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Measuring the Value of [game] Music

The following article was written by developer, blogger and general game industry guru Andy Moore originally posted over at his blog and replicated here with permission. If you like this, I highly recommend you subscribe to his RSS Feed

A lot of folks, especially in the Flash gaming market, will say that everyone just ignores and mutes the music in the games they play.

A simple question: How do you know this?

I (very) briefly touched on this subject in my previous SteamBirds: By The Numbers article (andthe Survival follow-up), but after some tweeting with IndieLoopGarden, I decided this could use its own post.

Opinions are cool and all

Look, I get that you personally like muting the music. I understand that perhaps you have ideas about people playing in the workplace, without headphones. Maybe the distracting music is a danger to you missing your bus stop. Maybe you’ve had some friends tell you that they mute games too.

But who are you to speak for “most people?

Whenever I hear these opinions, I get it. The people that dislike music in games usually do so for good reason in their personal lives, and I probably can’t sway them otherwise. They are loud, too; they complain vocally about it.  Just because you don’t see people stomping around complaining that there should be more music in a game doesn’t mean they aren’t doing it.

I remember way-back-when on the FlashGameLicense forums – I was asking around for a musician to help with one of my early games. I got into a debate on the forum – everyone was telling me to buy some shitty $50-100 pre-canned music, since no player listens anyway. I started to wonder: if you only put in shitty music, maybe that’s why people hate it?

Since my budget was forcing me that way anyway, I decided to test things out.

Metrics are Better

I’ve been using Playtomic in pretty much all of my games, and it records just about everythingsomeone can do in-game. One of the metrics I decided to watch was how frequently the mute button was pressed.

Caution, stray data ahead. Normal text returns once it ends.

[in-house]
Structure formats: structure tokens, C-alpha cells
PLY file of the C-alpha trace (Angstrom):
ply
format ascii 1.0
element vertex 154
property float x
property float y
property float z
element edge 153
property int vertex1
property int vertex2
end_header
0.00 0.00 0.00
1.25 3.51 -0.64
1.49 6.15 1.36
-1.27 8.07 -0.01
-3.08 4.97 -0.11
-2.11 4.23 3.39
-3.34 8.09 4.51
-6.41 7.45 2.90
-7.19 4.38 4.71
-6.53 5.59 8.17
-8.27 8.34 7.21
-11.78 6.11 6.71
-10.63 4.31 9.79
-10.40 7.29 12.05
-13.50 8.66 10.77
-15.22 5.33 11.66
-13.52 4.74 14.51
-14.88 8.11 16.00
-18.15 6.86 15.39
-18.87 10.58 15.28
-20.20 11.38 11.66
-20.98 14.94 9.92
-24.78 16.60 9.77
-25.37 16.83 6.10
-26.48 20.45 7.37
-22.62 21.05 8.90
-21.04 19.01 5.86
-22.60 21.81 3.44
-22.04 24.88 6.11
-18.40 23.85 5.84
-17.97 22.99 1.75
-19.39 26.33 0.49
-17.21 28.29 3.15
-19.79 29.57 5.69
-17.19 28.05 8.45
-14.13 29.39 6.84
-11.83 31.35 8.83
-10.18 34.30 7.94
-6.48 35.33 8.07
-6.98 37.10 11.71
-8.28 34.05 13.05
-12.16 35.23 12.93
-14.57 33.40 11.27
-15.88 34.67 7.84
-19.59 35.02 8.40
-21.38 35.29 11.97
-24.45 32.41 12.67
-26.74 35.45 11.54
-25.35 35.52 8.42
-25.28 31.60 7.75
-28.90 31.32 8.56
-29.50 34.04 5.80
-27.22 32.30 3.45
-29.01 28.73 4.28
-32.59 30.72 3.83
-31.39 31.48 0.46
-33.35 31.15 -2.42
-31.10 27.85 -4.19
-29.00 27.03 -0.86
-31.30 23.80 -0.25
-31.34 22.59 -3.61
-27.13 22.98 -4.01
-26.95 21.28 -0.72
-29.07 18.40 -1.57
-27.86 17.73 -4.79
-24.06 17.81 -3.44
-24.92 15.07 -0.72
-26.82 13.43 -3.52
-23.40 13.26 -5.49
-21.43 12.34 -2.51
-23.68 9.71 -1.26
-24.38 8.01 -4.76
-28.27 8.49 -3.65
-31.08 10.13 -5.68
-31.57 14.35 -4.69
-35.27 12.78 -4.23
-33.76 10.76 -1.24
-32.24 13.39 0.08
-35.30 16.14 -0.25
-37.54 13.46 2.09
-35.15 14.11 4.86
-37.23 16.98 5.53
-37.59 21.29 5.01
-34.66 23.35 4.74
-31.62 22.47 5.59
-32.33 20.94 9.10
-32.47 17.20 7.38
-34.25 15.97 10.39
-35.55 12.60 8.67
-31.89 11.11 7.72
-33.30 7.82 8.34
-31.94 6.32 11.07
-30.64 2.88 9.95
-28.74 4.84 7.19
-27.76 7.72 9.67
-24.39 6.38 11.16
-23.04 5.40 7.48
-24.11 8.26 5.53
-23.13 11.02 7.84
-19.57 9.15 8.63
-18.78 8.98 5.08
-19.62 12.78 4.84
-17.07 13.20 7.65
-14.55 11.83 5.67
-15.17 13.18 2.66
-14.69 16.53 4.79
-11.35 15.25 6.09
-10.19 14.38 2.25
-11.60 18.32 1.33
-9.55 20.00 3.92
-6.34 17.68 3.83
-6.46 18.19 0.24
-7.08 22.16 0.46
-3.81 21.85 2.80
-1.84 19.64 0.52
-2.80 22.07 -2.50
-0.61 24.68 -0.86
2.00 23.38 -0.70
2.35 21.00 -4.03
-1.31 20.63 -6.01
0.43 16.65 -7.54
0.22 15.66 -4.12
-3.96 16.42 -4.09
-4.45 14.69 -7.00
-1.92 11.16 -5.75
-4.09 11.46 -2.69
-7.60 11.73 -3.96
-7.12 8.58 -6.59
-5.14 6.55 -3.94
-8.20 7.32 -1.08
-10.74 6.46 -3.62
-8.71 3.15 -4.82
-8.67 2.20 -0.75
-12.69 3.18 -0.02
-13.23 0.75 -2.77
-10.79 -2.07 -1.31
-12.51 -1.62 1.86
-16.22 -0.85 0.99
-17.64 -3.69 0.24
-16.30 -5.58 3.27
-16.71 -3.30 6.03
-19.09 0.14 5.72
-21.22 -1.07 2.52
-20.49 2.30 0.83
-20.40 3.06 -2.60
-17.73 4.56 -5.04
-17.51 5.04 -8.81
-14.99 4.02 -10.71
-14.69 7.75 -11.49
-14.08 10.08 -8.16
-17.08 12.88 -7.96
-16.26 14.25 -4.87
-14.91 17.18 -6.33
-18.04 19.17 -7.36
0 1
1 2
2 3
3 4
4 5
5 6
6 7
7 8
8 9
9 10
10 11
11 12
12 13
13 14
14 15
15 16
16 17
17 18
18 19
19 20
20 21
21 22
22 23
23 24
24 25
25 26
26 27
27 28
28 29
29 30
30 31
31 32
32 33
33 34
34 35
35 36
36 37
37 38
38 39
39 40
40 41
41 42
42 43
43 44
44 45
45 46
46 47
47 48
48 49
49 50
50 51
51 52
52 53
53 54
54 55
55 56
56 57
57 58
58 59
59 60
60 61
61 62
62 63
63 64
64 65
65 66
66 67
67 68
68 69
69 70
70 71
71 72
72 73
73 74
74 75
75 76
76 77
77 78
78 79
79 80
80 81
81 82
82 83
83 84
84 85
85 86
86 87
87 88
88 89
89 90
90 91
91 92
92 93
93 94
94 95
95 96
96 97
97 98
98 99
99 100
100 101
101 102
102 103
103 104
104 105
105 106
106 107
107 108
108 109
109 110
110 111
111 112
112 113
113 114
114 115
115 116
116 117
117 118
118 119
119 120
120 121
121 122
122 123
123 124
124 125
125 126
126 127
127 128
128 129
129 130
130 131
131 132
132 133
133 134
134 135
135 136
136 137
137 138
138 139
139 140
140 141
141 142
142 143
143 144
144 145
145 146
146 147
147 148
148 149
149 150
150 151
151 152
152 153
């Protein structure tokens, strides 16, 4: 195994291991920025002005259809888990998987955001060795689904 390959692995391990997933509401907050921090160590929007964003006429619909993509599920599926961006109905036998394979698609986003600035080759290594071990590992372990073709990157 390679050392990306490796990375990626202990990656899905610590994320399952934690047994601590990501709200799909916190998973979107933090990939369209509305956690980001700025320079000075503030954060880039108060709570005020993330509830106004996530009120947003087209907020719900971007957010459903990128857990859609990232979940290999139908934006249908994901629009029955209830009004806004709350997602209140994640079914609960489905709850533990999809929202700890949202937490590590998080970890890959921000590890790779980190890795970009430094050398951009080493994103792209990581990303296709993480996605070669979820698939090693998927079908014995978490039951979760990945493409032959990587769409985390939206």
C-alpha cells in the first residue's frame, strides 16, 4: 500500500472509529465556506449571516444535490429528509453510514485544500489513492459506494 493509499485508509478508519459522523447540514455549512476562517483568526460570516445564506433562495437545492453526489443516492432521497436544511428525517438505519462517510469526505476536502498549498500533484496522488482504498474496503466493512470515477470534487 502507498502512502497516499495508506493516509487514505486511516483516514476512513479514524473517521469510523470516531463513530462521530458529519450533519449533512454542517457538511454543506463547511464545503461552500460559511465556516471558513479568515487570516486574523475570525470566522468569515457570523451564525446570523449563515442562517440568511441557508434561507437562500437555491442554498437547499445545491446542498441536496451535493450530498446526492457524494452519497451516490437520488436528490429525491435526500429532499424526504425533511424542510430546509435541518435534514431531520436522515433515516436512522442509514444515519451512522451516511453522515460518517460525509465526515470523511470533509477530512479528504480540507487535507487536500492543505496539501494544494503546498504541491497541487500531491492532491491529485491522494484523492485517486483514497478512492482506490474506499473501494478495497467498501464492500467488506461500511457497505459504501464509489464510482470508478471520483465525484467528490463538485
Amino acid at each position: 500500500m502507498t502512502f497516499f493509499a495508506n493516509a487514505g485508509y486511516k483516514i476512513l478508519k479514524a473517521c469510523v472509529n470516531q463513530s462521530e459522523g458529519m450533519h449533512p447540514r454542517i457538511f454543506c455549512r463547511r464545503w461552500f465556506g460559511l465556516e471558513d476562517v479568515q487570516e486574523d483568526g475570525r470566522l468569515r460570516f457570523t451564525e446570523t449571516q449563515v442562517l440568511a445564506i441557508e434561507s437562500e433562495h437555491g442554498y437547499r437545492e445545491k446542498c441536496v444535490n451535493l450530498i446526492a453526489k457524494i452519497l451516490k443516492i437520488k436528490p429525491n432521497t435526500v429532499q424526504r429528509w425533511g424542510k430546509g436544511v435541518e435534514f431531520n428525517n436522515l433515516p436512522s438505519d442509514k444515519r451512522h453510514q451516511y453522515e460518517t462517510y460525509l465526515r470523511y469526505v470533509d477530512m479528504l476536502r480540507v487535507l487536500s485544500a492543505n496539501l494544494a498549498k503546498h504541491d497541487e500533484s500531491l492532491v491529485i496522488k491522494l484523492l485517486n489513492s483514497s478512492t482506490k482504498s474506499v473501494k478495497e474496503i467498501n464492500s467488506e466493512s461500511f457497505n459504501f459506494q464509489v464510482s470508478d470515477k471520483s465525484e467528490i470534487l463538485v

One of my key metrics is “percentage of players that have hit mute at least once in their play cycle.” This way, someone that pounds the mute button on and off again doesn’t throw my stats off. Sure, there are some problems with  my data collection:

  • Longer content games have a high chance of a mute button being pressed than shorter form games
  • People that briefly toggle music off and on again (say, for a phone call) get counted against me
  • Speaker volumes can be turned down without touching my stats
  • Laptops can be muted without touching my stats
  • I don’t account for mute button size or placement (some are in option menus, some are big on the menu menu, etc)
  • Some of my games have very small sample sizes, some have very large

But I believe I am (still to this day!) the only person collecting any data on music at all. I would love for someone else to jump on this train and collect more data!

Results speak for themselves

Percentage of players that have hit mute at least once in their play cycle:

  • 85%: My earlier, cheaper, and short-form games using pre-canned music costing no more than $100
  • 60%: I ordered a $200 track from a rapid-production-music house
  • 30%: Some awesome music from Roger Levy
  • 11%: RevShare project with custom tracks
  • 6%: The talented DannyB on a big RevShare

The stats got so low (6%?!?!?) that I thought perhaps my metrics were broken. They weren’t, I double checked everything.

Yes, people will “all mute your music,” if by all you mean 85%, and by music you mean the shittiest music you can get.

There are music fans out there. If you make your game sound really good, you might even run the chance of getting a few evangelists on your side.

Prove me wrong. Run your own stats, hopefully more properly done and more scientific than mine. Let me know what you come up with.

Looking for Music?

Want to step up the quality in your game? The best possible way to find good music is to get out there and meet people. Find a musician that is aligned with your values. If you can share a pint with them, you greatly increase your chances of a happy working relationship.

If you can’t make it out to GDC or other conferences, look up people in game-making-community forums, or check out websites like IndieLoopGarden. There’s solutions out there, and none of them have to be ultra-expensive.

(or you can always hire me, haha)


VG music as a standalone product

It is my utmost privilege and honour to welcome you to the first in hopefully a long line of blog posts about games, written by musicians.